Remote working is working for many. So, why do you still need a physical space?
Many surprising changes have come out of the pandemic. The crash course in remote work over the past year has left businesses concerned; the office space that was once necessary is now in limbo.
One survey of close to a million US workers at Fortune 500 companies showed productivity remained stable or increased after employees began working remotely. Workers have proven that their ability to collaborate online is strong and has shown us that remote work is both possible and profitable.
On the flip side, many others are encouraging a return to the office full time or with the help of a hybrid model (a mixture of in-office and remote work schedules). According to Global Working from Home Survey conducted by Leesman, 58% of workers reported they missed the office. Working from home comes with its own set of challenges and many would prefer getting away to a dedicated workspace.
Ultimately, the conversation arrives at a looming question which companies are trying to answer – What is the office really for, and do we need it?
Our verdict is this: Although remote work is here to stay, it would be unwise to declare your office space extinct. Here’s why.
1. Relationship-building & Collaboration
Think about it – when someone says thank you over Zoom, it’s not the same as someone shaking your hand, making eye contact, and saying ‘’Thank you, I really appreciate it.’’
No matter how digitally dependent the future is, we are social creatures, and a physical office facilitates face-to-face communication with the rest of our team.
Not to mention, communication is more effective in person. When people are working in the same space, it is far easier for them to build relationships and bounce ideas off one another. This is an essential part of taking any business forward. The proximity makes it harder for a message to get lost in translation. While video calls are certainly a good alternative, slow connectivity and technical issues can often result in confusion and lost time.
2. A Distraction-Free Environment
Remember when we witnessed Professor Robert Kelly get interrupted in his serious (and live!) BBC interview by his children? While working from home may make you the next ‘BBC Dad’, it can be difficult to stay focused on your work.
Even the most disciplined and organized remote workers can get distracted at home. Those who live with family or roommates also face regular, concentration-busting interruptions.
Additionally, some individuals may have housing situations that are not suitable for remote work and may not be able to find a quiet space where they can expect to work without any distractions.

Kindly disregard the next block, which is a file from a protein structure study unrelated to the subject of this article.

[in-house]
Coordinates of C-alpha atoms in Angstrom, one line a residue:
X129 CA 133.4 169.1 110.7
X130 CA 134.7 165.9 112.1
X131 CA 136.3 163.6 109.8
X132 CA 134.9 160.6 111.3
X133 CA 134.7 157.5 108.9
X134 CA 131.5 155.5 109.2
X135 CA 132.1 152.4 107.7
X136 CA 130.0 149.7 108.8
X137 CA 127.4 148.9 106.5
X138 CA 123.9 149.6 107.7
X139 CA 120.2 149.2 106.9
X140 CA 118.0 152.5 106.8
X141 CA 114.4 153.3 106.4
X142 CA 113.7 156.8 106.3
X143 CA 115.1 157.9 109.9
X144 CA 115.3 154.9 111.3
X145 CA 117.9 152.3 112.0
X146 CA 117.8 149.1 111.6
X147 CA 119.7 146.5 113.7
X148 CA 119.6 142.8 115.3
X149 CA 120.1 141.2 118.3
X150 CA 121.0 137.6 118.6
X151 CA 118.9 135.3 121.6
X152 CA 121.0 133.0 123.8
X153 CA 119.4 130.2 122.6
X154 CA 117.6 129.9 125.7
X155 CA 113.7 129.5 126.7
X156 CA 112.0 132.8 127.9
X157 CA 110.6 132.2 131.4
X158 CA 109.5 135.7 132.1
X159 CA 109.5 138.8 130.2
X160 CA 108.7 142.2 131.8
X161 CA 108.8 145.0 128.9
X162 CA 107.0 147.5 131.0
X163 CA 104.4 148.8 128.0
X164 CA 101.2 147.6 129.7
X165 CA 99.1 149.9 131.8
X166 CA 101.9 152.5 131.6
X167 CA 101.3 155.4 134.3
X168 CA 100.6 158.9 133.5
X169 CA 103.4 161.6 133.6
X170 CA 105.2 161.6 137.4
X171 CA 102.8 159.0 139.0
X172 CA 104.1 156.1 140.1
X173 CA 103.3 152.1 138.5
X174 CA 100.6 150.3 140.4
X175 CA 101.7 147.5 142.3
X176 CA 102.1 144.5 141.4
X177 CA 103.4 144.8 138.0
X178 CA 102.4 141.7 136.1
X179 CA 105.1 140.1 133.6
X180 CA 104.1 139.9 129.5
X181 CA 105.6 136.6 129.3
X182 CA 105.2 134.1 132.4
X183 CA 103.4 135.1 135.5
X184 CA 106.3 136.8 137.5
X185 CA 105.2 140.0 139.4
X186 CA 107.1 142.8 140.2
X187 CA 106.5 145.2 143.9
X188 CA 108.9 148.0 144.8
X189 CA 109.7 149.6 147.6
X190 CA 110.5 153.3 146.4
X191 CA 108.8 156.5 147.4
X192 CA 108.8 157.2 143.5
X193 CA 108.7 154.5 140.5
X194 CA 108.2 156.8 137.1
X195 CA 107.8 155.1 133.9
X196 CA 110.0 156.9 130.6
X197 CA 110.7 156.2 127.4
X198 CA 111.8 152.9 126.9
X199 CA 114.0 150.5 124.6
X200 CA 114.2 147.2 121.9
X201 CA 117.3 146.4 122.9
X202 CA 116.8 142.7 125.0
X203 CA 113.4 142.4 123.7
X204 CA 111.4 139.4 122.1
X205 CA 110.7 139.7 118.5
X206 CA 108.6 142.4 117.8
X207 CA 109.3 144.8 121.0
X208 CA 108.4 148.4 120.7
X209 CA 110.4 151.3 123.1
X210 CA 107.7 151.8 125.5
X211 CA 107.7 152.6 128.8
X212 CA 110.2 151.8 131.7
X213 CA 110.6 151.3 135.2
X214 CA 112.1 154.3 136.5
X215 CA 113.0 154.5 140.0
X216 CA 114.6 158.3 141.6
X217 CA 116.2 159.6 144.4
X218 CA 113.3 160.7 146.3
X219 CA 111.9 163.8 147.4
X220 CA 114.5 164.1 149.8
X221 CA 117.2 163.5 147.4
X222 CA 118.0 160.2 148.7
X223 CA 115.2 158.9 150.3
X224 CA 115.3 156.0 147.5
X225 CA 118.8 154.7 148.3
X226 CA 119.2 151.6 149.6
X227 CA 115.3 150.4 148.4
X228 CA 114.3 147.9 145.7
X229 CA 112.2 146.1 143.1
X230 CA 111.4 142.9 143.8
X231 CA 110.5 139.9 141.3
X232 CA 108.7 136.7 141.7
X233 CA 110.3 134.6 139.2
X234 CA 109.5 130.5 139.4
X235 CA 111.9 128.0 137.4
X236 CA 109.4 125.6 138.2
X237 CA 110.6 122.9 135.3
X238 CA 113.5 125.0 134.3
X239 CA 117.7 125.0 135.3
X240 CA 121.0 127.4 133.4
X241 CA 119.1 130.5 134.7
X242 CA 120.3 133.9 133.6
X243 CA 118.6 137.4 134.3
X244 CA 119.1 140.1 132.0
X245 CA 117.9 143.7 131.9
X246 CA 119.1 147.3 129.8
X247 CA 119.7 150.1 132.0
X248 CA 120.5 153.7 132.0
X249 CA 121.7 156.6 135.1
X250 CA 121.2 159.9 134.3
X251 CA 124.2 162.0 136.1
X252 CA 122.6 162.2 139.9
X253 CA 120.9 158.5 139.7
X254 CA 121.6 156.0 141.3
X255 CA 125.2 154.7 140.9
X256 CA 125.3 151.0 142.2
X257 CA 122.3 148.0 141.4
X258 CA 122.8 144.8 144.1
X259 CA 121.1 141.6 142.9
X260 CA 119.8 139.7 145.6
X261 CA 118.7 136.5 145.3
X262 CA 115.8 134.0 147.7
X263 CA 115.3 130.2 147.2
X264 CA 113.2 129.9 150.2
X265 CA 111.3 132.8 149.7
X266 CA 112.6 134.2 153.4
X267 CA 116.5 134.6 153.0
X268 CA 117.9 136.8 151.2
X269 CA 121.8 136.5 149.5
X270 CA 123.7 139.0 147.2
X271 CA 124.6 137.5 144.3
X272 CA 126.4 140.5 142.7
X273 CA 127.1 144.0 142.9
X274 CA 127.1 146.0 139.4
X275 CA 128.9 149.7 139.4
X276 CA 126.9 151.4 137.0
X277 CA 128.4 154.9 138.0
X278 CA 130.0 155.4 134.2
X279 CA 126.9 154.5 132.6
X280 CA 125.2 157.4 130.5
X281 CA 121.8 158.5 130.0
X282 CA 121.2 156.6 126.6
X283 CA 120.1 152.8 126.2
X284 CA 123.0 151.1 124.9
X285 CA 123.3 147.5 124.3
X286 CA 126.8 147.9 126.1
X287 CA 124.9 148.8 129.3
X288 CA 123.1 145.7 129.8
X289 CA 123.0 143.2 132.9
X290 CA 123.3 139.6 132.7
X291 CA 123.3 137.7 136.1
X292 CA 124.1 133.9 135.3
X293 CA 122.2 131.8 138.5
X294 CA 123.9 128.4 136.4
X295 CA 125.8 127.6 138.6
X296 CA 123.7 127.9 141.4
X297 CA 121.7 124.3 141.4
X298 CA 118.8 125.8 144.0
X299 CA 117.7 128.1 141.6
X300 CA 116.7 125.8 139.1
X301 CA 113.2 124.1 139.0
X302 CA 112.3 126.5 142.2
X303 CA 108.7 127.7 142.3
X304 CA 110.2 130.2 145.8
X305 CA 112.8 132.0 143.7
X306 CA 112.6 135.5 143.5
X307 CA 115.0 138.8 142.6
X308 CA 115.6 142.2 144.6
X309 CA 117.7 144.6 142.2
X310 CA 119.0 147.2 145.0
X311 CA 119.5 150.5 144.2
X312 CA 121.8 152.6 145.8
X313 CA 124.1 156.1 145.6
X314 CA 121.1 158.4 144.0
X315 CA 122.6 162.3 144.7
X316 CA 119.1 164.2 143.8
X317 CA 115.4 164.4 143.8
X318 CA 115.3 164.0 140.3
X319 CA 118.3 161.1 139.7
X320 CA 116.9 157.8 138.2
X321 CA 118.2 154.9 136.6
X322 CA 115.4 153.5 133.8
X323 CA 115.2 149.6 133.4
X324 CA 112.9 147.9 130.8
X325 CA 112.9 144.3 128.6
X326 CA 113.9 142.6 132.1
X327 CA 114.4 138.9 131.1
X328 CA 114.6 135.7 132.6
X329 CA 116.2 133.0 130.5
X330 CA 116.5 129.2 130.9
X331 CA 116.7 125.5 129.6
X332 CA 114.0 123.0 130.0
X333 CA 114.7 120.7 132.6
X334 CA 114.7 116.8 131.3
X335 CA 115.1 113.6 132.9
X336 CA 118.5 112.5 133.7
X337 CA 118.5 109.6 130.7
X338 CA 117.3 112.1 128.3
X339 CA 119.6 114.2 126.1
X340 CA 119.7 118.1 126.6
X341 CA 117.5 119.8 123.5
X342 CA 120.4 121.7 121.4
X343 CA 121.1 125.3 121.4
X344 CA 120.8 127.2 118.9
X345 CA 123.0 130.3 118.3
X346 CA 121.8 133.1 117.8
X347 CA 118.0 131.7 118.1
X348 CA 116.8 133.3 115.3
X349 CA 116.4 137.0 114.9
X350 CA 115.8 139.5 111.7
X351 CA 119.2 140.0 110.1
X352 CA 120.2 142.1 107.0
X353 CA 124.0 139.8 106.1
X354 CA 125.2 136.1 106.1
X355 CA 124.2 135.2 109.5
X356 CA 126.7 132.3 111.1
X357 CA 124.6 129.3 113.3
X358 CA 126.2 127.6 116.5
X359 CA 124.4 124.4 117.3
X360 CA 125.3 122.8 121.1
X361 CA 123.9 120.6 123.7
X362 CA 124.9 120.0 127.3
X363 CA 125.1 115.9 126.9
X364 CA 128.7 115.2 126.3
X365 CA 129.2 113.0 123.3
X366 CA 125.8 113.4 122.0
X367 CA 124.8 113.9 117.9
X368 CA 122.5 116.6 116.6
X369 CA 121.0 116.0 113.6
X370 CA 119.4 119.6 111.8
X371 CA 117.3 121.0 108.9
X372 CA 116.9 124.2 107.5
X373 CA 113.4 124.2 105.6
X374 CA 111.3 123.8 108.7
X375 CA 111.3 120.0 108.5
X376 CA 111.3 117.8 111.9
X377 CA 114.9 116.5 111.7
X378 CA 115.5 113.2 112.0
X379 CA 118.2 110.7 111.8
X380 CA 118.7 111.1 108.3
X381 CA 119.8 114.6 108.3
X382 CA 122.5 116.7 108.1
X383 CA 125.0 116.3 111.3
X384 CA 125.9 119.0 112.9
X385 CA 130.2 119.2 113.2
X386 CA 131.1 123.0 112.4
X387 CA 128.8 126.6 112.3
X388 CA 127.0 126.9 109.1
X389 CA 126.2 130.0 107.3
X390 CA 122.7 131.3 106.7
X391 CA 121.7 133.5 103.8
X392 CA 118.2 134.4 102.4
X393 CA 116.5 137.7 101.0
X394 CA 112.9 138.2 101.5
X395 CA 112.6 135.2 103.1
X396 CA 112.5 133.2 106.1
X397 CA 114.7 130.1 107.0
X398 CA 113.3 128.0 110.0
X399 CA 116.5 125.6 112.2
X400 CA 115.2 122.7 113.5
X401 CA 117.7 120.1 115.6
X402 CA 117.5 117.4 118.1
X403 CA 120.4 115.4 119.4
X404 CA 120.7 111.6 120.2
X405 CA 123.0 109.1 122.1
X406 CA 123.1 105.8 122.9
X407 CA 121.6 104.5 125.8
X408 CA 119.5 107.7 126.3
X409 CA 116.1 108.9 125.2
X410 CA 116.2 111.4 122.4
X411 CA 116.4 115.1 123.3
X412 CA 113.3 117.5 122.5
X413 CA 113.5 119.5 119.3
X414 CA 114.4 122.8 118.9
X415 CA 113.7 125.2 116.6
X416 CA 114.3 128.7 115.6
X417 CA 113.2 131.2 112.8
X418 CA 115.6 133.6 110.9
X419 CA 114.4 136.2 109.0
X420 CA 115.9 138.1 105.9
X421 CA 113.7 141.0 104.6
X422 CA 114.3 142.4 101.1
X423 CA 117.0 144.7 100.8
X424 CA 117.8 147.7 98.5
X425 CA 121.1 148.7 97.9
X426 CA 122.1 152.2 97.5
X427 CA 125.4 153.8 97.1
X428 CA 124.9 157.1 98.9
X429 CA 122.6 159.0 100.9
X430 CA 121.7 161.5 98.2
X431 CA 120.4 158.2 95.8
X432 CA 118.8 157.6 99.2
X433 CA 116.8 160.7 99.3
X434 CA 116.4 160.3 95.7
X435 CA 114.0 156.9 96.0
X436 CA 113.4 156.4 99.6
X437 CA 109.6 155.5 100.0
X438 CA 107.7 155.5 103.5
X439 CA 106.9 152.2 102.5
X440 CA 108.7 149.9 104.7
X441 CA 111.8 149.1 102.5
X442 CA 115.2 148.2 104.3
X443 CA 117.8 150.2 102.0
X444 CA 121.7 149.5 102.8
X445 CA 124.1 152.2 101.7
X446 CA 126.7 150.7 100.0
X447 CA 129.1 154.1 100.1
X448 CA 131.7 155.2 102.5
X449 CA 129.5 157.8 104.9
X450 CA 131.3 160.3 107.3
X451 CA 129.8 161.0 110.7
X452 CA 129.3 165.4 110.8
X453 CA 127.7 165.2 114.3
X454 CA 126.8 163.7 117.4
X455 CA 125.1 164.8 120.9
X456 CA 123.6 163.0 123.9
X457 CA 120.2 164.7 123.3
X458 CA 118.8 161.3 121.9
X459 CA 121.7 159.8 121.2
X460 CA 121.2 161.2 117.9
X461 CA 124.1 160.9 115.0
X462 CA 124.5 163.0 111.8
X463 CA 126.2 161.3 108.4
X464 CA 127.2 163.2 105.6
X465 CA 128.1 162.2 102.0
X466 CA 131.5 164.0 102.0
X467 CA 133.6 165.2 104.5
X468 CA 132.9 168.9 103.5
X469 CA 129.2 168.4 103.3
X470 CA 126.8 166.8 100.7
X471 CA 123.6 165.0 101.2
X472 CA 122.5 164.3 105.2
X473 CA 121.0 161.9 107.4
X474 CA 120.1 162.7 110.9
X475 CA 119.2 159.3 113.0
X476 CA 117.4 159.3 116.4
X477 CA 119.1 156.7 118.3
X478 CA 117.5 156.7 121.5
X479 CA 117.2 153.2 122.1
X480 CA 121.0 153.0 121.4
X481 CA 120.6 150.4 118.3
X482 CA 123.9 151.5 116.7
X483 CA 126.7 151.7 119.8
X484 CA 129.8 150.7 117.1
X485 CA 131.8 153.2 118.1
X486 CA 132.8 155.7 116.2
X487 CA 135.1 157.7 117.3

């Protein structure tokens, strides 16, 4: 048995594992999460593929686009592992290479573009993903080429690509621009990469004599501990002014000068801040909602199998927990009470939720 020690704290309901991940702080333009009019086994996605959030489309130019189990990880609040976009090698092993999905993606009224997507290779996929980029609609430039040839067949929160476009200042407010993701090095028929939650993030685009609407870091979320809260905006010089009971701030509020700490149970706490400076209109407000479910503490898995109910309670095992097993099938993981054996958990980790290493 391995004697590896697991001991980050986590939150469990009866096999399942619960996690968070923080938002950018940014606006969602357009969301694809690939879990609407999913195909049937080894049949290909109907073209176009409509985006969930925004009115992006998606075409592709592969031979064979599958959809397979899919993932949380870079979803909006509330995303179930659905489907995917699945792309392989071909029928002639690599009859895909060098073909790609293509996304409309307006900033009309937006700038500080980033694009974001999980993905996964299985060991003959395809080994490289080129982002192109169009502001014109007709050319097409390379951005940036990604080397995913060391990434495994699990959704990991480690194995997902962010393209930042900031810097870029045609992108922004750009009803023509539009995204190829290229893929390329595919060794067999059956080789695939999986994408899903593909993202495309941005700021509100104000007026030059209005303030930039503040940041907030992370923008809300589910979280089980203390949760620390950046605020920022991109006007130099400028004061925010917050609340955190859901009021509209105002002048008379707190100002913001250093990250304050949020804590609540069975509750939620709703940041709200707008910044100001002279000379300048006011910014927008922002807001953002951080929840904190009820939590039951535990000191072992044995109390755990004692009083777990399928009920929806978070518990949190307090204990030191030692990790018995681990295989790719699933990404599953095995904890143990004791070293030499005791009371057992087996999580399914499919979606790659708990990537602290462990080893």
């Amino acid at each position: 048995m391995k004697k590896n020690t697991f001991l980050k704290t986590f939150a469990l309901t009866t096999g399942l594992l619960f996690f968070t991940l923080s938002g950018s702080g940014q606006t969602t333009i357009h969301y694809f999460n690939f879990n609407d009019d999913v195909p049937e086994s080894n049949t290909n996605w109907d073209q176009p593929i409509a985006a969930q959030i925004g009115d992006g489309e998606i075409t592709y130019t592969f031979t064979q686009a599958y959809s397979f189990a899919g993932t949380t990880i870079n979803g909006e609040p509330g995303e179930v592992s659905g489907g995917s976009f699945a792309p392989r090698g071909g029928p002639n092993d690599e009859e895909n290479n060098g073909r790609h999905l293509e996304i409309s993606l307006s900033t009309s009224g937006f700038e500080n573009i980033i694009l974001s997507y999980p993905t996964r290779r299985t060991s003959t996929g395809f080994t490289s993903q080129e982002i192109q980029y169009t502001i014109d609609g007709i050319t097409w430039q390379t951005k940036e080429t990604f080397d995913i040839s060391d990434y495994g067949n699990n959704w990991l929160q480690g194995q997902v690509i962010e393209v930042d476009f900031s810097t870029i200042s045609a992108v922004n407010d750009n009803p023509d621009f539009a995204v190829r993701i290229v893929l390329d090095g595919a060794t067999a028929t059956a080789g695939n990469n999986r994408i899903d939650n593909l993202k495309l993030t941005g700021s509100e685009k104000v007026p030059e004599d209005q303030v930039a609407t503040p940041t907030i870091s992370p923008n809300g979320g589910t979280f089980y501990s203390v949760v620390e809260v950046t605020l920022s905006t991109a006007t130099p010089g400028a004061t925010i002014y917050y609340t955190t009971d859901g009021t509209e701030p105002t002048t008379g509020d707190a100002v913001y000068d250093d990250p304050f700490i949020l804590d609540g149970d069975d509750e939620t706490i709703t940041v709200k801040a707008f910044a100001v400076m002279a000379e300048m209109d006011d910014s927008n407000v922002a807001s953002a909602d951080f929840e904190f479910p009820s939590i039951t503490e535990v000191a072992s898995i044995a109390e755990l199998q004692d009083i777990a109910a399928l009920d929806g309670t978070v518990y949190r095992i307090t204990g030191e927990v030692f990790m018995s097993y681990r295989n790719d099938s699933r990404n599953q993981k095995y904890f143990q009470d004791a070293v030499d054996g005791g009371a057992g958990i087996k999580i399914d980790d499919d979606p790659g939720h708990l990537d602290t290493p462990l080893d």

In other words, we still need physical spaces – outside our homes – to do our work.
3. Company Culture
It goes without saying that it’s extremely difficult to keep the company culture going without any human engagement. The invisible social capital that is built up over hundreds of personal interactions is missing from remote work. These interactions are critical to company culture and employee happiness which cannot be fully instilled in a virtual world.
Having an office space helps your employees stay connected to the overall vision and goals of the company and promotes a feeling of being part of something that is bigger than themselves.
So, Does the Best Work Happen at the Office?
We’ve talked about the importance of having a physical office space and the various reasons why it is still relevant to the future of work. However, this article is not to convince you that the office is the only place where you can work (productively).
Yes, going to the office is part of our holistic work experience but at the end of the day, the best work comes from an environment where you can work creatively and successfully – and above all in a good mood – in a highly motivated, agile and flexible manner. This is where a Work from Anywhere Ecosystem comes in.
What is a Work from Anywhere Ecosystem?
Work from Anywhere is the ecosystem that gives you choice in where and when work occurs. It focuses on balancing three physical locations: office, home, and third places such as cafés or co-working spaces.
Each space in this eco-system has its own advantages and you have the option to choose the right space based on the task required and where you feel most productive.